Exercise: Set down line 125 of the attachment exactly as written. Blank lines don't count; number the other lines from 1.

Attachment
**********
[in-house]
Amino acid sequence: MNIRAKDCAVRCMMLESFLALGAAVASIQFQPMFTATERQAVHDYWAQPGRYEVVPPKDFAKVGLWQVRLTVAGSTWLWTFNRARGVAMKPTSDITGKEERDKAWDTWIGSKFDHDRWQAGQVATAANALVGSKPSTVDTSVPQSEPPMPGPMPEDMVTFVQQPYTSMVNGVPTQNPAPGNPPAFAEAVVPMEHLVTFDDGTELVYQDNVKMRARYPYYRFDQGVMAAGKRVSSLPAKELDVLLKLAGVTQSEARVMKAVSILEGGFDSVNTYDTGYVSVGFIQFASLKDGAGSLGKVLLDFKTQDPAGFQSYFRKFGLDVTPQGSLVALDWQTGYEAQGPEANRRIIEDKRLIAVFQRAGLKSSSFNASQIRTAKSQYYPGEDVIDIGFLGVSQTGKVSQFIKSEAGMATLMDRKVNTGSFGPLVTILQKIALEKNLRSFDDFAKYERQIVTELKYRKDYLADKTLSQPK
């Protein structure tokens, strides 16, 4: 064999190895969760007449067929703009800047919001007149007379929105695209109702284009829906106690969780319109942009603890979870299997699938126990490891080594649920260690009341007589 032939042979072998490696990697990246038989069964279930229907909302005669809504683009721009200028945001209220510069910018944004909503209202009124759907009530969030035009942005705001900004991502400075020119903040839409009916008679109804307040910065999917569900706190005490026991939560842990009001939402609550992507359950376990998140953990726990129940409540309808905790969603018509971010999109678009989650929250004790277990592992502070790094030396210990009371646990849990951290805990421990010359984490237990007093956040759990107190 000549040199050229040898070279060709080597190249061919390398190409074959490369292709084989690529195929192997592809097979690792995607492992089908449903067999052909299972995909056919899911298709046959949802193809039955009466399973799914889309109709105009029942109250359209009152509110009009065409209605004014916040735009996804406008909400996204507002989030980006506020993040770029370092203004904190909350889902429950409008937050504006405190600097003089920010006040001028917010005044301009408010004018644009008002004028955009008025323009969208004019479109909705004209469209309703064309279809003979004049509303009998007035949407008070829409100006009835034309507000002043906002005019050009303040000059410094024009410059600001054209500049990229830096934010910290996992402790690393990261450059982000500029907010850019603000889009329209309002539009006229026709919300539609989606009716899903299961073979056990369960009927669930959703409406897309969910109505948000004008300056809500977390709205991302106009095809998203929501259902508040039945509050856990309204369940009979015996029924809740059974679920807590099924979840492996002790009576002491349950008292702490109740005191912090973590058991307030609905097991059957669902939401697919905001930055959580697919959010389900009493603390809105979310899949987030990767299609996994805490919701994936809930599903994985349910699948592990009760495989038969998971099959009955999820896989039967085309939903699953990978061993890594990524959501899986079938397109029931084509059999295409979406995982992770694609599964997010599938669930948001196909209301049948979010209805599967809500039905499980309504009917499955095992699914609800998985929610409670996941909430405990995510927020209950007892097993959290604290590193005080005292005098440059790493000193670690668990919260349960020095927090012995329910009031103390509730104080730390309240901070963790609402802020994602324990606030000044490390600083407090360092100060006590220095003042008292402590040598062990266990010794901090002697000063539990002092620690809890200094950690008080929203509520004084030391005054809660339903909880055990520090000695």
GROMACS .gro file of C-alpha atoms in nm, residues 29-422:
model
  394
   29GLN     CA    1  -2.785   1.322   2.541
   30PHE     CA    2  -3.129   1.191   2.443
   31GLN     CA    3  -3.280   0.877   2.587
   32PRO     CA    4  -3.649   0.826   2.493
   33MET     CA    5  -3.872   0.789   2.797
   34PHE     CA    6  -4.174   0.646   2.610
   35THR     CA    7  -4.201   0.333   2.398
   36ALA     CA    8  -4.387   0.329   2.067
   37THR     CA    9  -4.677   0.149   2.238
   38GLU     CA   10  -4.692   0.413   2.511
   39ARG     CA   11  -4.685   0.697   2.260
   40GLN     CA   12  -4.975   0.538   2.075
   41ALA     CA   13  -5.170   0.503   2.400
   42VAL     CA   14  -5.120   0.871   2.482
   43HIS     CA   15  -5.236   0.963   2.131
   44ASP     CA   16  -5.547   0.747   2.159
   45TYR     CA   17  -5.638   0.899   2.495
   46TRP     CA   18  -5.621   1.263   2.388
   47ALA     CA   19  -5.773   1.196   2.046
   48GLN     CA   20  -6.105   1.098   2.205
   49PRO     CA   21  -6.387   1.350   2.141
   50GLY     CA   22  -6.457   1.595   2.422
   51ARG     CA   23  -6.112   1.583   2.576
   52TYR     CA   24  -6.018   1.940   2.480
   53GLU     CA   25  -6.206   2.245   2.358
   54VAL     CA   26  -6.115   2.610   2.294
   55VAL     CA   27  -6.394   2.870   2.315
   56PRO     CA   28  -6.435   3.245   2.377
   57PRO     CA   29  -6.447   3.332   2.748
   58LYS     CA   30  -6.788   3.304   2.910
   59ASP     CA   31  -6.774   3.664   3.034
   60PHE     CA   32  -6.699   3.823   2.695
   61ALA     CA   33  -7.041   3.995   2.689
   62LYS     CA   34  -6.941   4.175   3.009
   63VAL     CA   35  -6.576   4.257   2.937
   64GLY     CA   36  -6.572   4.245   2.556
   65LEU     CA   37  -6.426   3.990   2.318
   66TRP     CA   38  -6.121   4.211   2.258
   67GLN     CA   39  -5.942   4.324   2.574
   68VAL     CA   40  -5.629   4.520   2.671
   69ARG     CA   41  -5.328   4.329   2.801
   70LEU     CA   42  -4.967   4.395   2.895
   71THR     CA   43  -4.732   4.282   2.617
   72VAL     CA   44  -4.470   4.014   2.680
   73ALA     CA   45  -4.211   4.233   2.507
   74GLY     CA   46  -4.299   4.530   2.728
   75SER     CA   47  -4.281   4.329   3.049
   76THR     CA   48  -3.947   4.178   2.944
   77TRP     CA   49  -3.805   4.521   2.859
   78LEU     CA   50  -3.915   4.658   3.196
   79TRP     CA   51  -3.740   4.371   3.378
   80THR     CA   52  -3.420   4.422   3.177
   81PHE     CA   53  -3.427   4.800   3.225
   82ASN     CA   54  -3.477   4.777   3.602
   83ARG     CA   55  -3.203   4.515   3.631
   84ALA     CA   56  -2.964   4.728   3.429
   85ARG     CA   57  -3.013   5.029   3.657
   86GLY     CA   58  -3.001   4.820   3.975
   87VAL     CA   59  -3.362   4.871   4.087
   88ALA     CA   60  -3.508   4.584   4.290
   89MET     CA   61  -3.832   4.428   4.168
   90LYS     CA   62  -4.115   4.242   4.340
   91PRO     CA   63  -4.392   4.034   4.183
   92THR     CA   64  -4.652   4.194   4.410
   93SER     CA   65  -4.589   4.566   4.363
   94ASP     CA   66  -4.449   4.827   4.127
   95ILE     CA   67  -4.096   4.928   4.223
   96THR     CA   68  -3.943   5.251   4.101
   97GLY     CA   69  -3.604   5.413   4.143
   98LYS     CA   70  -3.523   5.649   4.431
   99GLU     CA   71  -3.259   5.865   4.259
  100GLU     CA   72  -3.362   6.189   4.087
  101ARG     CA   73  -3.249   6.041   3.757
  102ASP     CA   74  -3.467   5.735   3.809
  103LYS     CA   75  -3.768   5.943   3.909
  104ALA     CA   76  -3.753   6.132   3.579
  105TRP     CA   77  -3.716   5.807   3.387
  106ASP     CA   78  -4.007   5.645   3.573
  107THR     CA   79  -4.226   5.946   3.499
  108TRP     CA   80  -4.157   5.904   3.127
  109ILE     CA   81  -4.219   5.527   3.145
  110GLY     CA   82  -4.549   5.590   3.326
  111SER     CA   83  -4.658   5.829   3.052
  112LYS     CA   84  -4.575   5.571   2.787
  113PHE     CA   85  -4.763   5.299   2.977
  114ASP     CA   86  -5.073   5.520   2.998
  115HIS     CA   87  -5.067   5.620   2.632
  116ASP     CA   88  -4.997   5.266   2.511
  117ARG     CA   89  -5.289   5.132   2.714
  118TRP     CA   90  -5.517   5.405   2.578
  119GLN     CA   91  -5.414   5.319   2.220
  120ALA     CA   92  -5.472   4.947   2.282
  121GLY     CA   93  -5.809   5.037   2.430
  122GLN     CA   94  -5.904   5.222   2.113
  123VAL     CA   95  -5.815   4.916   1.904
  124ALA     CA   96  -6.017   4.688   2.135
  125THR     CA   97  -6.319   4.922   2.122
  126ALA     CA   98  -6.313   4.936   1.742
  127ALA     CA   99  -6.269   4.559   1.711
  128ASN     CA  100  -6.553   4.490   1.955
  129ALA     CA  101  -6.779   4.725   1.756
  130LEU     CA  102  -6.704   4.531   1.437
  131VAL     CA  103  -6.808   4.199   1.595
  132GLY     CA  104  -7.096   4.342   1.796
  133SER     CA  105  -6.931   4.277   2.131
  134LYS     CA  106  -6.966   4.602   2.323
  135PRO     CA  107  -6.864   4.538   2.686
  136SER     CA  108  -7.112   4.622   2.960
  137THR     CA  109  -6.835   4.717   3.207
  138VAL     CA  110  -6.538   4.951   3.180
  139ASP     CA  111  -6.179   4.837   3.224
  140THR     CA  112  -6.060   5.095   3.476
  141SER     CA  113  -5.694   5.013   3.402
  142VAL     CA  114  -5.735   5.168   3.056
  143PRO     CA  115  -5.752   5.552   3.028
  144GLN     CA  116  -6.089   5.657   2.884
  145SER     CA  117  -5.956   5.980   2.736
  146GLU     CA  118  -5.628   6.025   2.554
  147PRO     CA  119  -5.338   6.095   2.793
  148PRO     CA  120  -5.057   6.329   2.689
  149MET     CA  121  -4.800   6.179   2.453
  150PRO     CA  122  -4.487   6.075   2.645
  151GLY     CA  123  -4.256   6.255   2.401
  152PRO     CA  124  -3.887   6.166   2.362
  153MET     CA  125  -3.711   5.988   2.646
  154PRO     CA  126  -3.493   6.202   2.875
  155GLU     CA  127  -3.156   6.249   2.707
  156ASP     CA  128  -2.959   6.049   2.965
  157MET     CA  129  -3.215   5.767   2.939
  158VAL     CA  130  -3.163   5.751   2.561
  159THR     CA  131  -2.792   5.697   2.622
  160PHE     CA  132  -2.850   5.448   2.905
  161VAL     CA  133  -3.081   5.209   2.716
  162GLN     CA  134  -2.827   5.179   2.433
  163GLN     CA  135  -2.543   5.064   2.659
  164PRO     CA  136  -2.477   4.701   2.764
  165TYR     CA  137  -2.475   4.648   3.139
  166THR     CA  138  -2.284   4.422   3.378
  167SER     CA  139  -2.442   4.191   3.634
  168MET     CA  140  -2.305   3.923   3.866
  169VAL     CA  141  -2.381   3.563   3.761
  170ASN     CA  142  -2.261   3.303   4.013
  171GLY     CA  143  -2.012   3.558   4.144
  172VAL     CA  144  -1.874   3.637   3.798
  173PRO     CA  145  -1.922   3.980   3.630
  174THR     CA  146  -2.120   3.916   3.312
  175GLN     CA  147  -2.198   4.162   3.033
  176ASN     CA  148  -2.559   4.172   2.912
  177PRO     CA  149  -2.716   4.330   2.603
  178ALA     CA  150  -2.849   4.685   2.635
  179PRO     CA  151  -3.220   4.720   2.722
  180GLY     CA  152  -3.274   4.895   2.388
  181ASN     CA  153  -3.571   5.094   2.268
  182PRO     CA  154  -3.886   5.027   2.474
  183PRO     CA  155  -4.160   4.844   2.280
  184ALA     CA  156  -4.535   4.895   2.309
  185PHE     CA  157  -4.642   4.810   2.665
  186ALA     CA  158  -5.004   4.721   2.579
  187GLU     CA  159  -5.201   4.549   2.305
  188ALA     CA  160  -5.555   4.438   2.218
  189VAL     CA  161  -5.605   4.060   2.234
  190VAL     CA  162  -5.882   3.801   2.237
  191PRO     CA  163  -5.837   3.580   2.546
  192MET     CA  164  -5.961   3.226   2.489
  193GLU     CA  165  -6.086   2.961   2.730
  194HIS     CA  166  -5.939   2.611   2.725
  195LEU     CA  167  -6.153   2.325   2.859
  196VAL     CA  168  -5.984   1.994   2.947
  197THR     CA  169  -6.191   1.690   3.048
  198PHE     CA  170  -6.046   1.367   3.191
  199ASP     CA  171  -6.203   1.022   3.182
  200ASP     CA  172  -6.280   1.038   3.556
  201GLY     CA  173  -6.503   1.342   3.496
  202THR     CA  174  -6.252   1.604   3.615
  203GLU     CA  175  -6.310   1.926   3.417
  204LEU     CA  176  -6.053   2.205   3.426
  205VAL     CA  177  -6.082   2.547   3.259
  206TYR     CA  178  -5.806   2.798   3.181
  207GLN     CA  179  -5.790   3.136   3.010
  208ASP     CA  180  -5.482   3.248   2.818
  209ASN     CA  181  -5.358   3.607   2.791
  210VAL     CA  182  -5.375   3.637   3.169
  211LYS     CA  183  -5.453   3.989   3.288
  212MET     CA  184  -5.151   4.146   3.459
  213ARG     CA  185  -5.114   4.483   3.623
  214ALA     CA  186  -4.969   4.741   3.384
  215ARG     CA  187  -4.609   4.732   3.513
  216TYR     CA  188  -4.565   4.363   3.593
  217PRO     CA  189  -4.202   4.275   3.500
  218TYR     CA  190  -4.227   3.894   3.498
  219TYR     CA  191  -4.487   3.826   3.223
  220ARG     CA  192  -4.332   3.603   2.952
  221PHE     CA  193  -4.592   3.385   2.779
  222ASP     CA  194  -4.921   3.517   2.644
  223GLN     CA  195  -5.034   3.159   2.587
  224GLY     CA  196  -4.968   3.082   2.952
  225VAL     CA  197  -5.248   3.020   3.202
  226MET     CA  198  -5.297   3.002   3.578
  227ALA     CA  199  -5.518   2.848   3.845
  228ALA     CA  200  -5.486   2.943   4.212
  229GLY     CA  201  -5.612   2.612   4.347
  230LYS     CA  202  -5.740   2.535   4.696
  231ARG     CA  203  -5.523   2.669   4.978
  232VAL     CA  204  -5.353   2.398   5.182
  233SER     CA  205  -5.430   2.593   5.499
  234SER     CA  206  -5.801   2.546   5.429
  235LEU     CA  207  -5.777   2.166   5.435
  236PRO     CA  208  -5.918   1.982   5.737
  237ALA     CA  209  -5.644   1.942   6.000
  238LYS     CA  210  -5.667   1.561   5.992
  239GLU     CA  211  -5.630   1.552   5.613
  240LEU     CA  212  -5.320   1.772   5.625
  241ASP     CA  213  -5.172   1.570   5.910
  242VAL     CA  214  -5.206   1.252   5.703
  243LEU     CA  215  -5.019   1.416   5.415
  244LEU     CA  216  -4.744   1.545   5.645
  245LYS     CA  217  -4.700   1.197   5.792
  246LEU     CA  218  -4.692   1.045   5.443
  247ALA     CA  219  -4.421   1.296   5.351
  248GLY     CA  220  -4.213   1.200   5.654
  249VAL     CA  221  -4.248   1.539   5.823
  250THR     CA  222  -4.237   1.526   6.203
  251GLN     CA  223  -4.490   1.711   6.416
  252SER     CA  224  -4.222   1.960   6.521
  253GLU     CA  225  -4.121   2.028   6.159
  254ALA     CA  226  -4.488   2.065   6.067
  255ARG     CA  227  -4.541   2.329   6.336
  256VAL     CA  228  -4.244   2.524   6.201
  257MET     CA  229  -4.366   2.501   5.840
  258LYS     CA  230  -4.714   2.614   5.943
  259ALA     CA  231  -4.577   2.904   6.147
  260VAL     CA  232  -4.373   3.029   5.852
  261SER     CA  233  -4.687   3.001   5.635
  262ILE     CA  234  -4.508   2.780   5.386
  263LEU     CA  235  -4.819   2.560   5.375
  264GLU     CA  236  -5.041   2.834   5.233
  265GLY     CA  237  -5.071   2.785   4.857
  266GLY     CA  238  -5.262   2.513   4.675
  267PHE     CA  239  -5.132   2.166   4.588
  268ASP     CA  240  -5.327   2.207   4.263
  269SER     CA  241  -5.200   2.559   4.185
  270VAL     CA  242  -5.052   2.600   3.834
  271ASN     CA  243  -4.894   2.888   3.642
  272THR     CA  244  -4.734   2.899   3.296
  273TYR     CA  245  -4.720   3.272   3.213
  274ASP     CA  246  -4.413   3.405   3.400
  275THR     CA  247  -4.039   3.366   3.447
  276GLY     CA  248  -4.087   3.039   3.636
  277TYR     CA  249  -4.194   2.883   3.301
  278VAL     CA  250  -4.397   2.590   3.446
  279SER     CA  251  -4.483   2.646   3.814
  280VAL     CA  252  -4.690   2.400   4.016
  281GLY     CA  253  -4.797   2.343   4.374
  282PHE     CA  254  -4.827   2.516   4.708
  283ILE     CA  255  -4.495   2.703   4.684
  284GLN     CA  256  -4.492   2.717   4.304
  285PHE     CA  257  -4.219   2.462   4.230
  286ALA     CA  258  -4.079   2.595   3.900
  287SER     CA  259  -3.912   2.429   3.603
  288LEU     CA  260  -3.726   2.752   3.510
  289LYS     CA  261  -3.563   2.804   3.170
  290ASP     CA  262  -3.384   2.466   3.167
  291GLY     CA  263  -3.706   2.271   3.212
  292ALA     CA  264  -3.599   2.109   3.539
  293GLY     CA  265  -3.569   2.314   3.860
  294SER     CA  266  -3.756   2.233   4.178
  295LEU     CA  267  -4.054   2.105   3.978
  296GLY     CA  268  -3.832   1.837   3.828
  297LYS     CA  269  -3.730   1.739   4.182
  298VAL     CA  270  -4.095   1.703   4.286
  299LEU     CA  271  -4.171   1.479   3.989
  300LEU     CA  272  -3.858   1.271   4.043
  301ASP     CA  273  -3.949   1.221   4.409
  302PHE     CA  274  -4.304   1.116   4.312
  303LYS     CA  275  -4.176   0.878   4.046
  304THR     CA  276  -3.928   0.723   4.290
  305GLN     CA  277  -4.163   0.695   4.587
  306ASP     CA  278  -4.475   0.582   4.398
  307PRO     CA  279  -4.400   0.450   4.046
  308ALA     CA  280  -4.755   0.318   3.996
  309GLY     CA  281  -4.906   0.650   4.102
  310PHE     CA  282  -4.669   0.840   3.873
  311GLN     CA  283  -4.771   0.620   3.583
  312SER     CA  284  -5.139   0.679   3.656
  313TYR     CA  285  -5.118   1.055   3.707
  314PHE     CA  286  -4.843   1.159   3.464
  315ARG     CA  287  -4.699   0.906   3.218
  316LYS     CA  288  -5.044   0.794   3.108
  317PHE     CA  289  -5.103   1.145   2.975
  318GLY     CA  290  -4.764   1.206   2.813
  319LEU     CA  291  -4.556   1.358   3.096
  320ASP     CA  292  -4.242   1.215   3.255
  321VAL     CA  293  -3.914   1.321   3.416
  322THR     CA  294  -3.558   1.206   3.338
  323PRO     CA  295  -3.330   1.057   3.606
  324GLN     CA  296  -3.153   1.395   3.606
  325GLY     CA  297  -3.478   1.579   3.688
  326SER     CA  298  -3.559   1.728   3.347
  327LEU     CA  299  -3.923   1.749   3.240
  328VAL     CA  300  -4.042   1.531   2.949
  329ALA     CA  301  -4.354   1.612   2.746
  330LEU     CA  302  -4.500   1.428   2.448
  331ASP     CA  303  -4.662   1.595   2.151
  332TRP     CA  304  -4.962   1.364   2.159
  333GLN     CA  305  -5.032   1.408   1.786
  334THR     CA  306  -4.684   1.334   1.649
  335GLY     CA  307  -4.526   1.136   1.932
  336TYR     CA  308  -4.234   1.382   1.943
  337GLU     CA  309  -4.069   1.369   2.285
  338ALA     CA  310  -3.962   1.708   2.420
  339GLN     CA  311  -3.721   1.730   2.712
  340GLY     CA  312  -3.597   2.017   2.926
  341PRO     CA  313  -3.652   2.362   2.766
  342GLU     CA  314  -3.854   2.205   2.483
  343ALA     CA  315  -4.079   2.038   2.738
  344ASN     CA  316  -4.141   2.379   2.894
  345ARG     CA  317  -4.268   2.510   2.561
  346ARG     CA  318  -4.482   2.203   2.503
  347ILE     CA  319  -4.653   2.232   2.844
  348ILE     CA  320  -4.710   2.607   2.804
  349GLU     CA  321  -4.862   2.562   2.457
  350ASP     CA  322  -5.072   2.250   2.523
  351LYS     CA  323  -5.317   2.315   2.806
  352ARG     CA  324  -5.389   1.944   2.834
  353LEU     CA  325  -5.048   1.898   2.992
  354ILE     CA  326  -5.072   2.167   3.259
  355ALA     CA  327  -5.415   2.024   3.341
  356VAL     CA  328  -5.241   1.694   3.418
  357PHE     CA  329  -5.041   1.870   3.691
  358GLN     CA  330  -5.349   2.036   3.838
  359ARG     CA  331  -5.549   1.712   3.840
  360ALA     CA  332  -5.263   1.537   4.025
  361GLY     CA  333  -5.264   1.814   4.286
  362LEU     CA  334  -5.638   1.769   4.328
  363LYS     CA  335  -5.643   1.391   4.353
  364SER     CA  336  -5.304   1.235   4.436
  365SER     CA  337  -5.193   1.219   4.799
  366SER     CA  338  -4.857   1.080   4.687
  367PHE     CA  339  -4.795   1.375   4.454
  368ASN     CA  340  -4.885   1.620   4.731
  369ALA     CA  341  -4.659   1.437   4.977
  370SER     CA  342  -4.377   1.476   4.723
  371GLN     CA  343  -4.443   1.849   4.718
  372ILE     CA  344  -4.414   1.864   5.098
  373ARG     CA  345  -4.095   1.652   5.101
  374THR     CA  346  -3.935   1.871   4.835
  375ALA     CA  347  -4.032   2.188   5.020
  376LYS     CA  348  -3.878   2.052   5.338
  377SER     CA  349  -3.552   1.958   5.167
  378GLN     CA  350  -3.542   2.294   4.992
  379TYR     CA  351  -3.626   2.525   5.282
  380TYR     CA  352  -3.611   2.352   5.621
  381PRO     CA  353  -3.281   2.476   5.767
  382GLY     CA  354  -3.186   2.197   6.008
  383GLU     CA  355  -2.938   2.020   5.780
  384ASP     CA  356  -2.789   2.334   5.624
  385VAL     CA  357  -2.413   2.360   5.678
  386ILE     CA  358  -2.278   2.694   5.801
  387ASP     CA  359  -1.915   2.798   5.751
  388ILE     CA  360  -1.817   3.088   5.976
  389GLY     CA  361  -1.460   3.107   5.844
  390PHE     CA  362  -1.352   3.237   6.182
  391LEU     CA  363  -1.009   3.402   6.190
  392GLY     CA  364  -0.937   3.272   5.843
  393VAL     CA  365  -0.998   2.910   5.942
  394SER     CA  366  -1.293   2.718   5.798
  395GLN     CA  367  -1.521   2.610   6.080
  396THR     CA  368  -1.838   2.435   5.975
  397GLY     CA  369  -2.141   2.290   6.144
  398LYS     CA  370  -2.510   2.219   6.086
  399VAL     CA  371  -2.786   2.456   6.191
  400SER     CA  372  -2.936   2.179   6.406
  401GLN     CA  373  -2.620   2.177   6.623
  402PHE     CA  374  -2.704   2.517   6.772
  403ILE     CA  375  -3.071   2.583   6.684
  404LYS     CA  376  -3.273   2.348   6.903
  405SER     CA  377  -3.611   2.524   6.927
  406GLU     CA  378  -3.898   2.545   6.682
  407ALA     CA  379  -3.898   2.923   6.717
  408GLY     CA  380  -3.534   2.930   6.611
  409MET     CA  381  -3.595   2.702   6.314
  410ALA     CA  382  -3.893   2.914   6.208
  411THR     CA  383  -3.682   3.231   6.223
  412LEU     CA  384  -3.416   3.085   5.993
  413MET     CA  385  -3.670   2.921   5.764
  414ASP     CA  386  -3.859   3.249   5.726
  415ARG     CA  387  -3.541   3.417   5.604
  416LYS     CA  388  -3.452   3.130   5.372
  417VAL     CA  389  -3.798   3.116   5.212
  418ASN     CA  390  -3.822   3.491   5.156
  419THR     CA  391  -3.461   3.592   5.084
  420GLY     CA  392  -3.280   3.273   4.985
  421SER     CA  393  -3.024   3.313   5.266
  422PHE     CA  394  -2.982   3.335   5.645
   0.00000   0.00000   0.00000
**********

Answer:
  147PRO     CA  119  -5.338   6.095   2.793